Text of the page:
Programmes have become bloated and outdated – it’s time to change or go

377 Programmes

When the Football League suggested scraping the rules that make programmes mandatory to produce they proved uproar, but the modern “matchday magazine” is an unrecognisable beast

30 July ~ There was a frisson of horror among traditionalists last month when the media speculated on the forthcoming demise of the matchday programme. In fact, all that happened was a suggestion by the Football League that they amend their rules to allow a club not to produce a programme. The obligation exists to provide a vehicle to carry centralised advertising content. If the change happens the official programme thus becomes optional, which may suit a few clubs where it has become seriously uneconomic.

It’s a far cry from 50 years ago when the League trumpeted the record sales of programmes in its weekly Football League Review, itself a factor in the growth. In 1968 it was reckoned half a million programmes were sold every Saturday and at best (at QPR) 90 per cent of spectators bought a copy. Now many clubs would love to reach a quarter of that figure. The 1960s saw clubs at last make an effort to engage with supporters through better photography and design, more personal player features, greater use of stats and a more informal tone. In 1968 80 of the 92 League clubs (plus a few in Scotland) carried the Football League Review as an insert in their programmes. The Review was an effectively free 20-page full-colour magazine packed with facts, opinion, reader contributions and photos of teams and players great and small; York City were treated with as much reverence as Manchester United.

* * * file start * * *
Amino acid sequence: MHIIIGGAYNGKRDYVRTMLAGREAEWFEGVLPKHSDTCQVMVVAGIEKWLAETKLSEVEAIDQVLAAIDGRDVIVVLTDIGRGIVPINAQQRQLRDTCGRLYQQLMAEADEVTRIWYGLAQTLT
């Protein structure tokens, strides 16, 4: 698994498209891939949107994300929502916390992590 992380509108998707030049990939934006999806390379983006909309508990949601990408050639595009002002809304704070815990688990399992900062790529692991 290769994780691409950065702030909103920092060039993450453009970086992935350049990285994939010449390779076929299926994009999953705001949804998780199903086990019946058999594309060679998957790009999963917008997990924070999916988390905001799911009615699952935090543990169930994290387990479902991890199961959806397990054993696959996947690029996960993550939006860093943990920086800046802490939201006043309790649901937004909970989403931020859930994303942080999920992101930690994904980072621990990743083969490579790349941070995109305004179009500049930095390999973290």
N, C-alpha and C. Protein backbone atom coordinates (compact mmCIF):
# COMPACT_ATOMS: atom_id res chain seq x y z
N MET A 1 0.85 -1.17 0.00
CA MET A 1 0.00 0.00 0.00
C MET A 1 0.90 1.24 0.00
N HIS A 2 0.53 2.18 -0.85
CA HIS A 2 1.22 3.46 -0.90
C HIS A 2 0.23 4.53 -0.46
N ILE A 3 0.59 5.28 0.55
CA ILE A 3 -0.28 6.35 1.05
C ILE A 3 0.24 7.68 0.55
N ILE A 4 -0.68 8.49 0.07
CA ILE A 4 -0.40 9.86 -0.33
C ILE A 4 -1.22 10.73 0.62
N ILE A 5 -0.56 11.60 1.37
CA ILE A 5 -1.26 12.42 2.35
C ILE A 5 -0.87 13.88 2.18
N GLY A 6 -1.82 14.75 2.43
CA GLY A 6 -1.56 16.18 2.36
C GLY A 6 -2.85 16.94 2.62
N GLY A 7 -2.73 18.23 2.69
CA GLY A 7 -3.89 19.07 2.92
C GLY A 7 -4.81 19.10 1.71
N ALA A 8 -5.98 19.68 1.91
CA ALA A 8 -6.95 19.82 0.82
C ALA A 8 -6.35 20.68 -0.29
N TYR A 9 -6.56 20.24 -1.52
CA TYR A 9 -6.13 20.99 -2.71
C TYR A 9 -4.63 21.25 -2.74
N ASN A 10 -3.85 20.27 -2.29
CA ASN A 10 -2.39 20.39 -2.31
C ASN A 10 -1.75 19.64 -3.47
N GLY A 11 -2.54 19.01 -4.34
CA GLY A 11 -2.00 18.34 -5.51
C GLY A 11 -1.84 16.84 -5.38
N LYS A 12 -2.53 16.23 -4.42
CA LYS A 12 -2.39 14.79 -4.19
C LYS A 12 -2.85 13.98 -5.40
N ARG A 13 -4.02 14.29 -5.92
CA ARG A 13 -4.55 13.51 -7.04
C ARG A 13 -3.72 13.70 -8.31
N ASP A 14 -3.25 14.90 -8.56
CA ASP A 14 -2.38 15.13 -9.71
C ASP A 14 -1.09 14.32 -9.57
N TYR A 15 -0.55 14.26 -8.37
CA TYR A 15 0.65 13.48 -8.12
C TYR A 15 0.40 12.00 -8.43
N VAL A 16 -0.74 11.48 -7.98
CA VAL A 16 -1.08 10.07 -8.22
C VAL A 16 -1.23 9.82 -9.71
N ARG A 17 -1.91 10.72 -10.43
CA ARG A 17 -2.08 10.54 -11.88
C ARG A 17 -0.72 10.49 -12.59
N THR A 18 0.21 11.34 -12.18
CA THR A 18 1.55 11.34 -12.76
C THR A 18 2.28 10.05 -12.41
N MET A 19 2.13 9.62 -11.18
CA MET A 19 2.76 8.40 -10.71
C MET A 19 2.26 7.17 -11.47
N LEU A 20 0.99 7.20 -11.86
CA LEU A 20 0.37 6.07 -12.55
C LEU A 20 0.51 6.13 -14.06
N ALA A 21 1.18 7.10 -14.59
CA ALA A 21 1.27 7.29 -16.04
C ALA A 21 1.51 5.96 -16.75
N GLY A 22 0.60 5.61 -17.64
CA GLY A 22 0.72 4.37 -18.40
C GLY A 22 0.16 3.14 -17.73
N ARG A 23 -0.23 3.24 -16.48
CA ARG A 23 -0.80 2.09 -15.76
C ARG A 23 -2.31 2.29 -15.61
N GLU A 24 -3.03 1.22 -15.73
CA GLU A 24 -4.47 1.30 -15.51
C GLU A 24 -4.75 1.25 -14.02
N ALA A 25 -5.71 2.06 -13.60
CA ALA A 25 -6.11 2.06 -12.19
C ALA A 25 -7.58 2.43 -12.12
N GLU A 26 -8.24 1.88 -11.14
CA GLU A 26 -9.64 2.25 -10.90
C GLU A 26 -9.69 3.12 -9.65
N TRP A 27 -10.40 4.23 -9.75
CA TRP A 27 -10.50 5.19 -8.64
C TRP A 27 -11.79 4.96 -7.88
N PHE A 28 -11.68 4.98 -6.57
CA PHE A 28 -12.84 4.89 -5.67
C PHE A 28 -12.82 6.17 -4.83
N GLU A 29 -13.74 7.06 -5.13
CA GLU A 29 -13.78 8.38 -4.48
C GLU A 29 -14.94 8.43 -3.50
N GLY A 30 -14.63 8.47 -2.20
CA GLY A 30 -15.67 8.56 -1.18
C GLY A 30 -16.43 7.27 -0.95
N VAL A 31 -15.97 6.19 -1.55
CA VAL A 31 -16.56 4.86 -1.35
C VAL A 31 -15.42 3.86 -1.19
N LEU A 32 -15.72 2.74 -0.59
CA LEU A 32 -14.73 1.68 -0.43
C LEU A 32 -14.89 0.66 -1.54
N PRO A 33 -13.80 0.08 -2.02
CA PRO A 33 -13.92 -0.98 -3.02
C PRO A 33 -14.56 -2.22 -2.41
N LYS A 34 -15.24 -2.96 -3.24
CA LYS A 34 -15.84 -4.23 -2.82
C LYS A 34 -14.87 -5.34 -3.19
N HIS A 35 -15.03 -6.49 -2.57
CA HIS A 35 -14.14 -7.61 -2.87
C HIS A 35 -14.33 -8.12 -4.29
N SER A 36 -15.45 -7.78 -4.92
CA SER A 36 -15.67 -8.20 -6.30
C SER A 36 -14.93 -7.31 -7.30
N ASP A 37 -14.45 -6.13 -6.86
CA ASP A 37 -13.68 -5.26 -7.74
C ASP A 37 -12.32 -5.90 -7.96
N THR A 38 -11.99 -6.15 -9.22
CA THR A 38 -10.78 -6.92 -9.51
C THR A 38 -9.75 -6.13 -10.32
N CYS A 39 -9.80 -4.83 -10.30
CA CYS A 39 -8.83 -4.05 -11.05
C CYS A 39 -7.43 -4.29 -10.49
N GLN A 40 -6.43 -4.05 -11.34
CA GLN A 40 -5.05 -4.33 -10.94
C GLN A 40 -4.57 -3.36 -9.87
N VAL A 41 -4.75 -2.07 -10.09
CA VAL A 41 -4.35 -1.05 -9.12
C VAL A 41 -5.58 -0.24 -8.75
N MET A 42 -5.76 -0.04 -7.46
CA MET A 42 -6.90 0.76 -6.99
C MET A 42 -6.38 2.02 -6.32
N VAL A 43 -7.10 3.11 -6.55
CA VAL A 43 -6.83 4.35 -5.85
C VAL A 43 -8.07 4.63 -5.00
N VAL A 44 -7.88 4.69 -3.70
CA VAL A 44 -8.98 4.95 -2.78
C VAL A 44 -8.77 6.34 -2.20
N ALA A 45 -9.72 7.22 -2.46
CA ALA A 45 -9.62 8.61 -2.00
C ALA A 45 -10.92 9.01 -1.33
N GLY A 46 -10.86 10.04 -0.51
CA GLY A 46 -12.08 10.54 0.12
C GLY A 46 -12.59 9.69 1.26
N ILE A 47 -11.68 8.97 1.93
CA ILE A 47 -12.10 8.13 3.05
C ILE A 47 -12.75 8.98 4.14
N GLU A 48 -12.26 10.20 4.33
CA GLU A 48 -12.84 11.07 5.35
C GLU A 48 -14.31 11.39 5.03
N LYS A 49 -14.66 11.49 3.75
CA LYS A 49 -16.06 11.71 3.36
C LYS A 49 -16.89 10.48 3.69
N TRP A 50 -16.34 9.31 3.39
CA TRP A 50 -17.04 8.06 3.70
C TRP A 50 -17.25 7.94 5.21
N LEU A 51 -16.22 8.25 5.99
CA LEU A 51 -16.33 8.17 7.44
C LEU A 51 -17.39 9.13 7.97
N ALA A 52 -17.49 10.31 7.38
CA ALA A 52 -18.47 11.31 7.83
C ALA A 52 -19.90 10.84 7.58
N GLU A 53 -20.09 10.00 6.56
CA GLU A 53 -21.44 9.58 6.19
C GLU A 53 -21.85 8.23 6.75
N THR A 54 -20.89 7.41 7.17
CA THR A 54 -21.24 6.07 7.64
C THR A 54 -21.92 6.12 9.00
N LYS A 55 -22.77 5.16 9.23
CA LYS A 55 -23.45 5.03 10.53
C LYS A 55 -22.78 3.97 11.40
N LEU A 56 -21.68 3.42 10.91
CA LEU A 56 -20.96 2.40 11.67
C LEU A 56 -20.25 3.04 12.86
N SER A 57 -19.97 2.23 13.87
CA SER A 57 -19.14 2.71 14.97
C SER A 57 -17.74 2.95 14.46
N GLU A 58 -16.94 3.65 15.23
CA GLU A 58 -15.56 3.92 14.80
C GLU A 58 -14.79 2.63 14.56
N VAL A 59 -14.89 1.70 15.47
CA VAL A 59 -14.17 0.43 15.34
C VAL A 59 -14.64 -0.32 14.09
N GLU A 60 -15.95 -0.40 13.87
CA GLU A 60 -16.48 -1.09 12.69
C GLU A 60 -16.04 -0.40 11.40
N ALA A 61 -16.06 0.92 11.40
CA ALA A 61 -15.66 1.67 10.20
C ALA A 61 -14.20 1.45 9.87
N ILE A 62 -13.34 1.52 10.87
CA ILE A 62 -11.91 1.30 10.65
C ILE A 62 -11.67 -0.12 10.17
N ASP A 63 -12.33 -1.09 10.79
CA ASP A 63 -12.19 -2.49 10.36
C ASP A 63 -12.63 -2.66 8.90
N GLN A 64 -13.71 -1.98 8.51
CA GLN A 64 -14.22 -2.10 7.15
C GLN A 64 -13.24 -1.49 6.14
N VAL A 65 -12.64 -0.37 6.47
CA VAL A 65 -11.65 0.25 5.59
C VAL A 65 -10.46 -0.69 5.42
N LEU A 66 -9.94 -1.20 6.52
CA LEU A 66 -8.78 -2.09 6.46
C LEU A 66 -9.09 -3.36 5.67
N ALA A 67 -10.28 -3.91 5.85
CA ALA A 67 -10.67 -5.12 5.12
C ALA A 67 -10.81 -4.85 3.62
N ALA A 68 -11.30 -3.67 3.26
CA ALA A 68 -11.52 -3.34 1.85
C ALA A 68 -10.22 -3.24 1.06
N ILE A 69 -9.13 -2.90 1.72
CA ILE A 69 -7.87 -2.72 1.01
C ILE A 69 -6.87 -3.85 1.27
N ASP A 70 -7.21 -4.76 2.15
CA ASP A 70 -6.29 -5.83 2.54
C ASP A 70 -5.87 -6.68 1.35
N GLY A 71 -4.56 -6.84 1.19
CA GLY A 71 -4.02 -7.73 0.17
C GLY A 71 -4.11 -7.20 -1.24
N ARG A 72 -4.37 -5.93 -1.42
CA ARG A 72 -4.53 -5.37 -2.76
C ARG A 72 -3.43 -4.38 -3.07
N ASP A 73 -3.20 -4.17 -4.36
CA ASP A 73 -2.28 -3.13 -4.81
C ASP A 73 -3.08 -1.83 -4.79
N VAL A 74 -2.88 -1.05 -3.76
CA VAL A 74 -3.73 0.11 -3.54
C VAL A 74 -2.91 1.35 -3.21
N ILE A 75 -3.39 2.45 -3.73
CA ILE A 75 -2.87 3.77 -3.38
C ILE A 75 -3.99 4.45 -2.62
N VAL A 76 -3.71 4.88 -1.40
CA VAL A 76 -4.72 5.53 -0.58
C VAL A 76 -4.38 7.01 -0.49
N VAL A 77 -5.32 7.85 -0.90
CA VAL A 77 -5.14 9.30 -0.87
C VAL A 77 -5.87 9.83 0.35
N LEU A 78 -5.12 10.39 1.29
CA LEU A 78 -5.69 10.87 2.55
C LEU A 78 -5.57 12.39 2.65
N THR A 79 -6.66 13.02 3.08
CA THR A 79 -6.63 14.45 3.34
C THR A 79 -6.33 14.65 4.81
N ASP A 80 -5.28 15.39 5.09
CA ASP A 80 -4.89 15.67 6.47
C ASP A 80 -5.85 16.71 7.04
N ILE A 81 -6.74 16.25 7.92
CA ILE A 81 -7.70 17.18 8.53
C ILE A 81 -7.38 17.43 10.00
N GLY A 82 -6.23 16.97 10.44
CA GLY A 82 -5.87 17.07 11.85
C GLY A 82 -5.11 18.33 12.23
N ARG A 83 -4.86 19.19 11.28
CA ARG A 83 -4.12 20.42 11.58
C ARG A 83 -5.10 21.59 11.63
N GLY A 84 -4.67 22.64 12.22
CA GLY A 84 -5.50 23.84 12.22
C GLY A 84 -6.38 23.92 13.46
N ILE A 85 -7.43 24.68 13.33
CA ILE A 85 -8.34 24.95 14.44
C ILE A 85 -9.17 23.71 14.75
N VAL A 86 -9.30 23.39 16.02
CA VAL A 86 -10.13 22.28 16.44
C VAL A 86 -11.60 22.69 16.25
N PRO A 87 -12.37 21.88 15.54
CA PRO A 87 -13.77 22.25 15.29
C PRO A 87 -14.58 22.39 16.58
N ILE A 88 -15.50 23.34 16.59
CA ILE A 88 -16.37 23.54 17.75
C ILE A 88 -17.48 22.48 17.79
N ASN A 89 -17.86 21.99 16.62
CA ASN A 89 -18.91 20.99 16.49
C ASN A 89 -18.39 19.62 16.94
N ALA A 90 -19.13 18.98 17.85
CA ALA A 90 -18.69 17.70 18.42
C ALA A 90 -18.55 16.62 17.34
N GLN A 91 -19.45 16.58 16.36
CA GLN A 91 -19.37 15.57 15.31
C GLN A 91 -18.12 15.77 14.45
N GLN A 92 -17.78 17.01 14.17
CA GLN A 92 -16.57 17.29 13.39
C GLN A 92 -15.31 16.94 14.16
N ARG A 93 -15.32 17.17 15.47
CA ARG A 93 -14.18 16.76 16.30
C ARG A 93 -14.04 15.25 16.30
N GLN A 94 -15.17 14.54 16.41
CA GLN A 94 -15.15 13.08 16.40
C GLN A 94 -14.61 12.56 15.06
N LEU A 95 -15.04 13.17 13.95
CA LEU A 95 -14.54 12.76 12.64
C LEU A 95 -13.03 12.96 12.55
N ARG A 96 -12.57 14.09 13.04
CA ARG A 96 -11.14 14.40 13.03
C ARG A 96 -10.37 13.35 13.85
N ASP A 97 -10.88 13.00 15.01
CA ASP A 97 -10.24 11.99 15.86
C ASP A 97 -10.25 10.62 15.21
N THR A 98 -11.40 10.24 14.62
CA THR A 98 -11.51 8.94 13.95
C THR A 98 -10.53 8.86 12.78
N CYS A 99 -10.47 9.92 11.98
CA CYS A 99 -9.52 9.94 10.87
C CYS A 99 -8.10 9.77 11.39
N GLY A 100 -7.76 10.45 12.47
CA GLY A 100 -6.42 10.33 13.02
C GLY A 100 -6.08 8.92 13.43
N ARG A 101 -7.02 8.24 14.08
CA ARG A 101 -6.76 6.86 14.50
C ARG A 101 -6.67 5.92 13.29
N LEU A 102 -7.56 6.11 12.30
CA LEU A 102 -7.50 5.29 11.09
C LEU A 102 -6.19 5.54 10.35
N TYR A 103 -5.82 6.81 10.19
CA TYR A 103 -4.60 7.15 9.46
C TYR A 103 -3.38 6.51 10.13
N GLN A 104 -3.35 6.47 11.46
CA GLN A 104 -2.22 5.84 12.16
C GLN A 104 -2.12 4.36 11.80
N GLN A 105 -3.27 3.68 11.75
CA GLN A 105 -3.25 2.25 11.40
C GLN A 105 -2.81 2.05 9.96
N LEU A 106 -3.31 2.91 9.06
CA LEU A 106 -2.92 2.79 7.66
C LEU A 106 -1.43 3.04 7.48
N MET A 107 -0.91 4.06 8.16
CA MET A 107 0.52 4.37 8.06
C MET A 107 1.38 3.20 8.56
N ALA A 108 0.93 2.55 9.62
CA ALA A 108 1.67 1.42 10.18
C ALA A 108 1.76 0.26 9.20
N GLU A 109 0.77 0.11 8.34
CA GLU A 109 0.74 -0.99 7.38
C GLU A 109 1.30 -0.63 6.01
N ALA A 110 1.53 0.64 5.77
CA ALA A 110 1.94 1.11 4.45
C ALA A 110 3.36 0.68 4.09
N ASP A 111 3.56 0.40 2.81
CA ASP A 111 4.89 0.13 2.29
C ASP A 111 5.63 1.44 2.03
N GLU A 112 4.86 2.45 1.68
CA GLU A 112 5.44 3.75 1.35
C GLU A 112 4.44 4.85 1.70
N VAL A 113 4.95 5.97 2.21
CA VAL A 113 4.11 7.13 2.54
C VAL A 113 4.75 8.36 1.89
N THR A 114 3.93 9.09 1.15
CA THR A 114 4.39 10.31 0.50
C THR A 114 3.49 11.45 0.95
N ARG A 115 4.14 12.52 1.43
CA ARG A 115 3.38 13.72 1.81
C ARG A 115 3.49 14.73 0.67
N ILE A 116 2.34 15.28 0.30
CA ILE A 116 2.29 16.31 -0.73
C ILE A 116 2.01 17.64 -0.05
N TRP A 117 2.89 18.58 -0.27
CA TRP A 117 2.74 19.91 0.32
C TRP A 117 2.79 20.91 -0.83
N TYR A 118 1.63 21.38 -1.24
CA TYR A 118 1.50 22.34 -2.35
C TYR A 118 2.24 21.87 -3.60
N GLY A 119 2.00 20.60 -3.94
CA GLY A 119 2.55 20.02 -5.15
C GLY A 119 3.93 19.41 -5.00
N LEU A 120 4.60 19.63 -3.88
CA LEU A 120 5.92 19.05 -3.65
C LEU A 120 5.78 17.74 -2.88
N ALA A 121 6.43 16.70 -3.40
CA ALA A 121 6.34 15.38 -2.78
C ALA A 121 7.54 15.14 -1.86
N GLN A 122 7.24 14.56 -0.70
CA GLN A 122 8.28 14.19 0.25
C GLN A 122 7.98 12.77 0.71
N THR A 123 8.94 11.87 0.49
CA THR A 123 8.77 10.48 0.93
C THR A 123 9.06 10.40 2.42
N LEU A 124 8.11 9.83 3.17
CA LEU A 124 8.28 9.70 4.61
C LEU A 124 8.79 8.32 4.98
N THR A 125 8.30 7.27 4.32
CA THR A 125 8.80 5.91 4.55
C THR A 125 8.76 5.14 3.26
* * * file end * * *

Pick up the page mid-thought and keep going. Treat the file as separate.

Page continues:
A substantial mail order industry grew up to recycle bulk programmes while supporters’ club shops and the League itself got in on the act. The Programme Exchange Centre was set up by the League to circulate programmes at face value but some fans could do even better simply by writing to clubs themselves and asking for free stuff, enclosing the necessary stamped-addressed envelope. The quality, or quantity, of clubs’ responses sometimes determined lifelong affections that persist today. For young fans other clubs’ programmes were curiously fascinating and often belied the status of the club: top of the tree Leeds United’s was terrible, Second Division Hull City’s was great. They offered insight into how progressive or positive or simply different life was elsewhere. It was ground-hopping without leaving your hallway for thousands of young British teenagers. It was cheap too, with pre-decimal cover prices in 1968 at the equivalent of 4p or 5p – roughly 50-60p today. Programmes now cost five times as much in real terms. Collecting all those programmes made me the kind of football fan I am today and, to my family’s regret, I’ve still got most of them and still add, almost involuntarily, to my collection of “homes” on a match-by-match basis. But a few years ago I stopped buying “aways” at matches I attended and therein lies a clue to the demise of the whole shebang.